Project: WorldWide staffers received a late holiday gift this year when they returned to work and were given unlimited paid vacation time. The independent employee-owned network of 12 agencies is moving from the more traditional policy of accruing vacation days for personal time off, to flexible time off where there is now no limit.
"In an entrepreneurial company, you want a results-driven culture of trust. You want to find the right people, and it's important to give them the right choices to blend work and life," said CEO Robert Vallee Jr., who explains there's no limit on the paid FTO other than "reasonableness." "Everybody's got a job to do, deadlines and targets are set, and you're still expected to meet them."
Project: WorldWide is taking its cues from one of its agencies, San Francisco-based Argonaut, which has successfully used FTO since opening in 2013. Northern California tech companies and employers like Netflix also have switched to FTO, with CEO Reed Hastings shedding "an industrial-era habit" in favor of a "focus on what people get done, not how many days they worked."
Citing recent survey data, the Society of Human Resource Management said just about 2 percent of U.S. companies have opted for FTO policies. (In the ad industry, there appear to be just a small handful of shops like TBWAChiatDay and Deutsch LA that use it.) Bruce Elliott, manager, compensation and benefits at SHRM, advised that the most important thing to consider is whether a culture is ready for the FTO change: "Do employees know the standards of performance expected of them? It must be clearly defined so they can plan out their work and have more opportunity to use time off when they can."
Elliott added that for employers, an FTO switch bleeds off the cost of accrued benefit time owed to staffers. He added most FTO employees don't take more or less time than they would under traditional policies.
TBWACD president Luis DeAnda said so far FTO has been a "positive experiment" and explained, "It's not necessarily equating to staffers taking more time off, and in fact, we have been encouraging managers to take accountability to reinforce and remind their teams about the intent behind the program. … For many of our international employees, the program helps them feel better about taking extended breaks to make trips back home less time restrictive."
Laura Agostini, chief talent officer at JWT, looked at FTO versus PTO but stuck with traditional time off augmented with extra all-agency days off. "I don't like talking so much about work/life balance as much as how work/life fits our employees' range of lifestyles," she said. "I almost feel FTO is not as equitable. If I'm a team member and I see someone else on the team taking a lot of time off, how do I feel?"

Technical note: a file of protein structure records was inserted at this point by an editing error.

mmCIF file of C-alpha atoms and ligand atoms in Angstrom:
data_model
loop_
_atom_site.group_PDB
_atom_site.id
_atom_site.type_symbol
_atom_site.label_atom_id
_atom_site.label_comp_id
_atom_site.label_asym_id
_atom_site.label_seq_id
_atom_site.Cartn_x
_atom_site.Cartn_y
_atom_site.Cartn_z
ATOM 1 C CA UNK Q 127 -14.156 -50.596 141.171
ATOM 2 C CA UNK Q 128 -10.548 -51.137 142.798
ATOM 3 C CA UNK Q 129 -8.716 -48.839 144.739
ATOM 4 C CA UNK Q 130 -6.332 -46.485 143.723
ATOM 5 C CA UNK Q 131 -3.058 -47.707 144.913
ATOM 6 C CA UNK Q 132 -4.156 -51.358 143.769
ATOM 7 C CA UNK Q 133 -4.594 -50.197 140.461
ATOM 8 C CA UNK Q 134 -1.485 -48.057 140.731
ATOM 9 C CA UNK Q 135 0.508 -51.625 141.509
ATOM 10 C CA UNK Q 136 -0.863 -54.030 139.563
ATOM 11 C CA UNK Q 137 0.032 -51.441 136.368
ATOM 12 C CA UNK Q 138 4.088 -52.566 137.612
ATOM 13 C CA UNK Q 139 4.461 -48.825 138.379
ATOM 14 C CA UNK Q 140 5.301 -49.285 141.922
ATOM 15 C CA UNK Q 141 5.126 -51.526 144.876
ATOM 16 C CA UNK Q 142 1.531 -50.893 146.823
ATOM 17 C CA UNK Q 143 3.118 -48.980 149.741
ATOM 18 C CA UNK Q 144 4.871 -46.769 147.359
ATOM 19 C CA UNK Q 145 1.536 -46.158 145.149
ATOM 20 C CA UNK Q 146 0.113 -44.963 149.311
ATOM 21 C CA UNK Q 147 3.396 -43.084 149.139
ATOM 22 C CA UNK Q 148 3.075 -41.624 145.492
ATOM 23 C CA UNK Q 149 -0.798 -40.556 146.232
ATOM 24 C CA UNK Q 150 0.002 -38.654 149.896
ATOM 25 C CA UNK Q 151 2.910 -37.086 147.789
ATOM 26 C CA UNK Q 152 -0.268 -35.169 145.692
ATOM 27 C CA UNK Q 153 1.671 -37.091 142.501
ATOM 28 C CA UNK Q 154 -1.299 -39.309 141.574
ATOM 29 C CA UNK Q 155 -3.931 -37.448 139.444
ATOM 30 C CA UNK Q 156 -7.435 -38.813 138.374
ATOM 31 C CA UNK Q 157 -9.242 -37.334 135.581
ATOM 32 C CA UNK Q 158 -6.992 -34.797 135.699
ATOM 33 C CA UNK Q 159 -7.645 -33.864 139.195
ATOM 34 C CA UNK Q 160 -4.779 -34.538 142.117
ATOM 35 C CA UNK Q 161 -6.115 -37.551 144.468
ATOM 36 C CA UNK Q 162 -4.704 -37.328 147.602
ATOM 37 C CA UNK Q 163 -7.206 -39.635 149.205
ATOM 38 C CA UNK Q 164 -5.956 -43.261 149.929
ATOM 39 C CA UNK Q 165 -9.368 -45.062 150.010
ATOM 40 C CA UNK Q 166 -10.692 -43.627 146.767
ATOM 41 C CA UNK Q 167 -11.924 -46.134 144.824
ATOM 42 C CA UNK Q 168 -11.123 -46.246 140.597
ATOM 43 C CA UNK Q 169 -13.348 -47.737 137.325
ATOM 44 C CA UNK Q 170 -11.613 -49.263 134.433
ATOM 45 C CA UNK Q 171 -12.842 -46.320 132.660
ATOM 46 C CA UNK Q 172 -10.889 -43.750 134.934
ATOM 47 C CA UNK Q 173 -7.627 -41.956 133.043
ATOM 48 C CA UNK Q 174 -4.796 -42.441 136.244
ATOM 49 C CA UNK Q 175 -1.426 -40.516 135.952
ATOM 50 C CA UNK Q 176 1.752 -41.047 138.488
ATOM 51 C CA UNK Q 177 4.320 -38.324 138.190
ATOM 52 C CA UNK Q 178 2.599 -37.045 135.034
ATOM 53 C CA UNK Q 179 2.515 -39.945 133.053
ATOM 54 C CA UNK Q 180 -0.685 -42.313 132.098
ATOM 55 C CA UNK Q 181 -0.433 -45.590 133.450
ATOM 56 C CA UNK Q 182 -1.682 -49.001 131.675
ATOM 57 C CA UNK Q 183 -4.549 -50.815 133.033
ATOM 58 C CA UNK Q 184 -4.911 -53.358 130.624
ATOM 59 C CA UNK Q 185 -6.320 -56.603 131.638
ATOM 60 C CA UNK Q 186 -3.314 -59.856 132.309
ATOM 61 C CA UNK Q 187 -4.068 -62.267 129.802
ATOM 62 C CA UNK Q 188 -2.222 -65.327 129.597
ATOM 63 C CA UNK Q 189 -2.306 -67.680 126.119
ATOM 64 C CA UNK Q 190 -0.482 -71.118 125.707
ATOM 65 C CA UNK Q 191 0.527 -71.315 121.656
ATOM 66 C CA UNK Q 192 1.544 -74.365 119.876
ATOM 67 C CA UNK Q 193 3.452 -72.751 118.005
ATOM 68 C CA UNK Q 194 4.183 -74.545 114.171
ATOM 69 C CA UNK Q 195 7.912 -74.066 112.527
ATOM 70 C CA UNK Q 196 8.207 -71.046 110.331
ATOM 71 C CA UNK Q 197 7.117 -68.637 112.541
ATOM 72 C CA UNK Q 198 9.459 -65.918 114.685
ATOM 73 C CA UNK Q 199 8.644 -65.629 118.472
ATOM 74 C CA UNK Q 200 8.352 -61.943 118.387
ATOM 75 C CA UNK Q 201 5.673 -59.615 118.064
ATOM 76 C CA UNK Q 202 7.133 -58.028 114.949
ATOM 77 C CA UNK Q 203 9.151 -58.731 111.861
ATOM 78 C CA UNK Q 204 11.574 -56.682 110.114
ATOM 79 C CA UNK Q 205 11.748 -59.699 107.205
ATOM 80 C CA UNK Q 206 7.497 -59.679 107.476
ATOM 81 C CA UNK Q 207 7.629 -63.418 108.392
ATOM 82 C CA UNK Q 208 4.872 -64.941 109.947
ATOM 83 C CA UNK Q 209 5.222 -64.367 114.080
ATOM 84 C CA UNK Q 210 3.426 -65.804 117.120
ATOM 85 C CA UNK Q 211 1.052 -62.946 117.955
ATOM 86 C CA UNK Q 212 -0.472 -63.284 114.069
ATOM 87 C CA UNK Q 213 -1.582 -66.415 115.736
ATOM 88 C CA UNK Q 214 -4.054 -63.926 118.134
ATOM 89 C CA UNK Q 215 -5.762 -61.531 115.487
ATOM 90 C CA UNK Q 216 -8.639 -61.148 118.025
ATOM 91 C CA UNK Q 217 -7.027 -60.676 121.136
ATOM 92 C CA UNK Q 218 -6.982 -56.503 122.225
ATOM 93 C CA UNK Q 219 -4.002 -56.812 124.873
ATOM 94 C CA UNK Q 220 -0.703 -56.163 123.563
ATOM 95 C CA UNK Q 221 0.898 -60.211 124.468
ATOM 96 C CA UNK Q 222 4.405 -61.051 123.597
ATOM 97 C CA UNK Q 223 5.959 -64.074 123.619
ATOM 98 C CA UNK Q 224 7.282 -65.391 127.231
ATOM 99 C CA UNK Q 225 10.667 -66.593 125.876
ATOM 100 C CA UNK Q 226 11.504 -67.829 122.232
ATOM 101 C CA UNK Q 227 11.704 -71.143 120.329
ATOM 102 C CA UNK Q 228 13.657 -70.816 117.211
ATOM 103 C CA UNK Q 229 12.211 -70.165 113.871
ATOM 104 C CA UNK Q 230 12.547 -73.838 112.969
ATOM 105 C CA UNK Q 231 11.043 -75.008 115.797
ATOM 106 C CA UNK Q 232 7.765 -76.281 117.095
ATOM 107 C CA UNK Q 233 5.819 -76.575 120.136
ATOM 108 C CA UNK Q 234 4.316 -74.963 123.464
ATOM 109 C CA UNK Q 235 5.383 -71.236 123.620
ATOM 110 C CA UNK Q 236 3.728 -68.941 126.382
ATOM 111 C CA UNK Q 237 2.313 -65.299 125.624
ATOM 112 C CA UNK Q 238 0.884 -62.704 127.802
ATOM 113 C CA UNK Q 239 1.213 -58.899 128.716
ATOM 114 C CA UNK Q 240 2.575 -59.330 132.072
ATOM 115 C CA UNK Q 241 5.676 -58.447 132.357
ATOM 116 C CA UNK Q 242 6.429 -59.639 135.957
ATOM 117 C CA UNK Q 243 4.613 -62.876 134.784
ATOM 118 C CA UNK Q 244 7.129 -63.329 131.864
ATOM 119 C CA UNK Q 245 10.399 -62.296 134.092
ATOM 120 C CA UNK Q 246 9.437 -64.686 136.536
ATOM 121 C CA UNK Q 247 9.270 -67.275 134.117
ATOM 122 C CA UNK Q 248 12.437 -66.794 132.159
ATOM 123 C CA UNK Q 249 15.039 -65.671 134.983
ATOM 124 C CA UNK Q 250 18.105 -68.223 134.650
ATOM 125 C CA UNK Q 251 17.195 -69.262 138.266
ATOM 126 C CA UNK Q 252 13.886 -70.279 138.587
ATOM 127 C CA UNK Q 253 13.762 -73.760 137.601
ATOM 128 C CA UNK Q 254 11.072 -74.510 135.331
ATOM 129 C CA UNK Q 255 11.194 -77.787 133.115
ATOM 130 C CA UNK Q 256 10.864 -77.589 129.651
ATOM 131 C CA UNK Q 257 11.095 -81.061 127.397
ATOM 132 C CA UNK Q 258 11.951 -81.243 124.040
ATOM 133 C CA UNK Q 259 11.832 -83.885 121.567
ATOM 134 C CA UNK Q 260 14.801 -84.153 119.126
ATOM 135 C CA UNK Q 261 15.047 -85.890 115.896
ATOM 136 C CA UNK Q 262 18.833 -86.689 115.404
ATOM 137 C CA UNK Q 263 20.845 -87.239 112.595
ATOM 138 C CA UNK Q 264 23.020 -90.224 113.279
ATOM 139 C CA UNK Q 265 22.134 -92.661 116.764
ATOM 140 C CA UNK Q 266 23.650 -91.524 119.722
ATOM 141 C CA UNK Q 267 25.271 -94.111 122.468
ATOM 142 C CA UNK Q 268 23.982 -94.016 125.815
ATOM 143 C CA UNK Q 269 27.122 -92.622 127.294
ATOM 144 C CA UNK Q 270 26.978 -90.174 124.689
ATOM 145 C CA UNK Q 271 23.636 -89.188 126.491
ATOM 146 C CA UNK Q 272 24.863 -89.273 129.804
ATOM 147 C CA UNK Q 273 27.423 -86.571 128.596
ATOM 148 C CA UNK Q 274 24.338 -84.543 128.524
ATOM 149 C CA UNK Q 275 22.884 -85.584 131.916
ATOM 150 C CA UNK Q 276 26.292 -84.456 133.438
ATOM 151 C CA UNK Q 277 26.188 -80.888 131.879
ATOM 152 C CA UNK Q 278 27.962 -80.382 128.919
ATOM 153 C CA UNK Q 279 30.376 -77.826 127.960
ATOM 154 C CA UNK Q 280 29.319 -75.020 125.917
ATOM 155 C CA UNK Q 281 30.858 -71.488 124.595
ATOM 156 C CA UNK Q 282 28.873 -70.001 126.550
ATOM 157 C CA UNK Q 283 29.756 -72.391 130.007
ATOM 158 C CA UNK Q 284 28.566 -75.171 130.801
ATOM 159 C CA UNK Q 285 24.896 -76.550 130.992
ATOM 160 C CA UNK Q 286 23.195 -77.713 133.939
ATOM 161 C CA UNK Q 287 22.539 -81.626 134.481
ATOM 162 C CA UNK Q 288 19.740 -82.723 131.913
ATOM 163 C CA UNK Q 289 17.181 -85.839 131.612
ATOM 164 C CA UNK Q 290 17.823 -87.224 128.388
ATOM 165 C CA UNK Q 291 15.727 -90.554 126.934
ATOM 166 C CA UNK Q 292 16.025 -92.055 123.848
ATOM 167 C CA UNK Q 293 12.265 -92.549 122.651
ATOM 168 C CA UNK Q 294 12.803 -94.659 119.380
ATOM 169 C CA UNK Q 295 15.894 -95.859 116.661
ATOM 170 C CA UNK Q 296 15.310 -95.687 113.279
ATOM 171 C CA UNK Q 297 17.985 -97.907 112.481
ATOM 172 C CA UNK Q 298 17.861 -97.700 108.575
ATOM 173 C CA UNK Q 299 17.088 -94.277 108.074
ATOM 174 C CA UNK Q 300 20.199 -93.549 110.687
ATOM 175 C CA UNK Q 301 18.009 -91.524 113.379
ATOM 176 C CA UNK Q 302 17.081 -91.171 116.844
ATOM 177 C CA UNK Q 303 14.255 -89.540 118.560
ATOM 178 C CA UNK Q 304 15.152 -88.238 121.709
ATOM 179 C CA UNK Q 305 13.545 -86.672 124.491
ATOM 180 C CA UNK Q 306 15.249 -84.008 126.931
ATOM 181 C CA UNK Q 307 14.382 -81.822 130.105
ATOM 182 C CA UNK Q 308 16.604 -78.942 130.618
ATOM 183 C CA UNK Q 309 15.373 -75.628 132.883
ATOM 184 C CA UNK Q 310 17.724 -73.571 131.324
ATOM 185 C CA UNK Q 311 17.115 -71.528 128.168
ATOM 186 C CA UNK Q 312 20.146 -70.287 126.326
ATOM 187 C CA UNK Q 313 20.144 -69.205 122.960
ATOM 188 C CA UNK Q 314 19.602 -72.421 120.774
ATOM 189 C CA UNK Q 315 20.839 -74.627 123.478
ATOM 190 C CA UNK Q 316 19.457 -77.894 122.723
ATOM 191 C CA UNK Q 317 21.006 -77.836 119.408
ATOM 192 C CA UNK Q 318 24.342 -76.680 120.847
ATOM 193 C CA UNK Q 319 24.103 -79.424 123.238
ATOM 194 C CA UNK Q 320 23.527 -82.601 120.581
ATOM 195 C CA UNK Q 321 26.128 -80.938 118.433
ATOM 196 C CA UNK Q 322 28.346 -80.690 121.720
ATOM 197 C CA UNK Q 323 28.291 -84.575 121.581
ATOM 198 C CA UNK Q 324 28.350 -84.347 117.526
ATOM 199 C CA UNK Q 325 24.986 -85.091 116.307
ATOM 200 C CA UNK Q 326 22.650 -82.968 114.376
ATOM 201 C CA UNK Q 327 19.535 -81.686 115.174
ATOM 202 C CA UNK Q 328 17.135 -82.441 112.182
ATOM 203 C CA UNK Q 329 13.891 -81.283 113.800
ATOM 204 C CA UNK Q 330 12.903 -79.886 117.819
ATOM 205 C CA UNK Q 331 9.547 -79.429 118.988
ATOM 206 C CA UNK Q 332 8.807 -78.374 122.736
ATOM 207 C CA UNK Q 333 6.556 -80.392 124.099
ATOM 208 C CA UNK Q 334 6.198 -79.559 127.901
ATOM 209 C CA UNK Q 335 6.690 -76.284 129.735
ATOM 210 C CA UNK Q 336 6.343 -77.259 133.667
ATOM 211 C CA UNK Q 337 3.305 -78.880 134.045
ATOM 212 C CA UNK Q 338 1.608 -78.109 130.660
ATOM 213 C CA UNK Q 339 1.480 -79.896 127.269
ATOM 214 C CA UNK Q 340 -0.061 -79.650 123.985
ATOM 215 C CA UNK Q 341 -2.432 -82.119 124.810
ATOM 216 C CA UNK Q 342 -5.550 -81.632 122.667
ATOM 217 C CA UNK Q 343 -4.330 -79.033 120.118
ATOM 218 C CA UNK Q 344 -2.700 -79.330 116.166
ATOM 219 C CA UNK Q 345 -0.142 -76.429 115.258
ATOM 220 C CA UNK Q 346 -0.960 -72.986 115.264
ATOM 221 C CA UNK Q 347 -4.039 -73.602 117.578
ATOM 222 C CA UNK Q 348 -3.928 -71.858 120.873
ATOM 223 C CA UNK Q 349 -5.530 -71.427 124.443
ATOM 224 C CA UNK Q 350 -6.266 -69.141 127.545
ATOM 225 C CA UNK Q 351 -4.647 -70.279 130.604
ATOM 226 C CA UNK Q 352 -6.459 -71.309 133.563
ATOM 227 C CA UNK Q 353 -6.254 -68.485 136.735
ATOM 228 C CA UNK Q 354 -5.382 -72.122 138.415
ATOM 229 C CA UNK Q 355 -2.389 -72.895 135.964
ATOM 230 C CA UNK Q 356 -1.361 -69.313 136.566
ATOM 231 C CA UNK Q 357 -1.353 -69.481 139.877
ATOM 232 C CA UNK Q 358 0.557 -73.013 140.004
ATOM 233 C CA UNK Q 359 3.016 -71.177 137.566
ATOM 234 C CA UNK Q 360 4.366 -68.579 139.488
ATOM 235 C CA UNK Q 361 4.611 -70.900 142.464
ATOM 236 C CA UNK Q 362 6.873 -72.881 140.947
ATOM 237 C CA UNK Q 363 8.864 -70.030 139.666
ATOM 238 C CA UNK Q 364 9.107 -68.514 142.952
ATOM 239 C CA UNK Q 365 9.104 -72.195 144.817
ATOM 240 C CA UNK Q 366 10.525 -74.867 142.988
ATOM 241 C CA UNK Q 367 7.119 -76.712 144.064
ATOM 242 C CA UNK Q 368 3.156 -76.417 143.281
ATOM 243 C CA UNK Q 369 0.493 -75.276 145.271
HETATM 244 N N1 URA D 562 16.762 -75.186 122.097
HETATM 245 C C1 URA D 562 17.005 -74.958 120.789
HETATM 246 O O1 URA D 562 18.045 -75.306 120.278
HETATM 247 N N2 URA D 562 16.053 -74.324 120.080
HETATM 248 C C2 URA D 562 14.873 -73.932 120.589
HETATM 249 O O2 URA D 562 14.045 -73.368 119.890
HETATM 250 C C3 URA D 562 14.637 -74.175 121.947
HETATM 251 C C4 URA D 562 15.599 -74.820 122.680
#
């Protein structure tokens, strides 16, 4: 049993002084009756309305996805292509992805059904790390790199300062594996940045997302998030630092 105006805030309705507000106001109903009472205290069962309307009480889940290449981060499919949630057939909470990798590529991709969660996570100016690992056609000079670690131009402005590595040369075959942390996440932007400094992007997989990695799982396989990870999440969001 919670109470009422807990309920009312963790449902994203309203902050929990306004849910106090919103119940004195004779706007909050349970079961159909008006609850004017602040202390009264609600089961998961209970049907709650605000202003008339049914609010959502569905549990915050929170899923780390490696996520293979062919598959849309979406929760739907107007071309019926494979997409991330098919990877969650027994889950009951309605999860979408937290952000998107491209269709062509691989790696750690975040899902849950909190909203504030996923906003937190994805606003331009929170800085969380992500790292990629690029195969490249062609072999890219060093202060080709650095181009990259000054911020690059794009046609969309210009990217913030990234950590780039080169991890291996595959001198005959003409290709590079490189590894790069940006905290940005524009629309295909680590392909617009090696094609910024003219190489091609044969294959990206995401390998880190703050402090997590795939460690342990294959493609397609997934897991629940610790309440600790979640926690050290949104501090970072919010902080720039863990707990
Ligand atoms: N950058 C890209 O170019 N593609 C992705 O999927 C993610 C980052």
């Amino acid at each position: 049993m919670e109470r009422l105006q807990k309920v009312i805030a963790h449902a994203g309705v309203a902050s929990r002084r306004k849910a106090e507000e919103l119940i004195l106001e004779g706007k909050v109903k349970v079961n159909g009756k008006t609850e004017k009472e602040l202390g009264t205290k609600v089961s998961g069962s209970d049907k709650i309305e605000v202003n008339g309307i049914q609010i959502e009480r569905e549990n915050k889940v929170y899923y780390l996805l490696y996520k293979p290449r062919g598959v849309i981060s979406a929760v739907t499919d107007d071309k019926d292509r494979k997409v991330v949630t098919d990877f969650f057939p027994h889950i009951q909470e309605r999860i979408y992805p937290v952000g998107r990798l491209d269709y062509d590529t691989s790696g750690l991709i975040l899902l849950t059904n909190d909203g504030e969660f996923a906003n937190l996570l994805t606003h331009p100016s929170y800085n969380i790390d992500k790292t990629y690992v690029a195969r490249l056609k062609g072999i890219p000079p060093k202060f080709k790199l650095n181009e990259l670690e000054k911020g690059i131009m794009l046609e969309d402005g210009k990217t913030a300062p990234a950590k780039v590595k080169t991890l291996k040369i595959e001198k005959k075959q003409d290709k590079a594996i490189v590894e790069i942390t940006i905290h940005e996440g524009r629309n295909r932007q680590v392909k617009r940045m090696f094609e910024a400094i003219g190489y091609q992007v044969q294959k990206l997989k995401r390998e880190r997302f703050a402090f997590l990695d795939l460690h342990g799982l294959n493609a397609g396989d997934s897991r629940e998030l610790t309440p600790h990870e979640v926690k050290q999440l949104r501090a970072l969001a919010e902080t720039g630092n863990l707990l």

And proving the case that FTO is not an option for everyone is the Tribune Co., which quickly rescinded a new unlimited vacation plan in 2014 at the Los Angeles Times when employees threatened to sue over the lost monetary value of accrued vacation time long-term staffers had amassed.
How it's working at one agency
Argonaut believes in giving employees the space to find things that inspire. Imagine a job where you're paid to go off and write a screenplay, take a family vacation in Malaysia, study improv, learn film editing or just walk the Santa Cruz boardwalk with your fiancé.
That's a snapshot of some of the recent out-of-office time enjoyed by the 85 staffers at the agency, which also gives employees $500 a year to "enrich their creativity." "We're an industry hinged on creativity," said Maura Menapace, head of culture and talent. "You have to find the things that inspire you." Menapace added that the only catch is making sure the time off is appropriate with work schedules and deadlines: "We trust you. We know you're going to come in, get the work done and be responsible."
While FTO didn't start as a recruiting tool, it's become one. Matt Ashworth, who's worked at some of the West Coast's best agencies, quit full-time agency work in 2013 before becoming an ecd at Argonaut in 2015. "FTO definitely influenced my decision to take a job because taking time away when you need it has always been how I work. … You hire good people, you give them the freedom to do their jobs and great things happen," he said.
This story first appeared in the Jan. 25 issue of Adweek magazine. Click here to subscribe.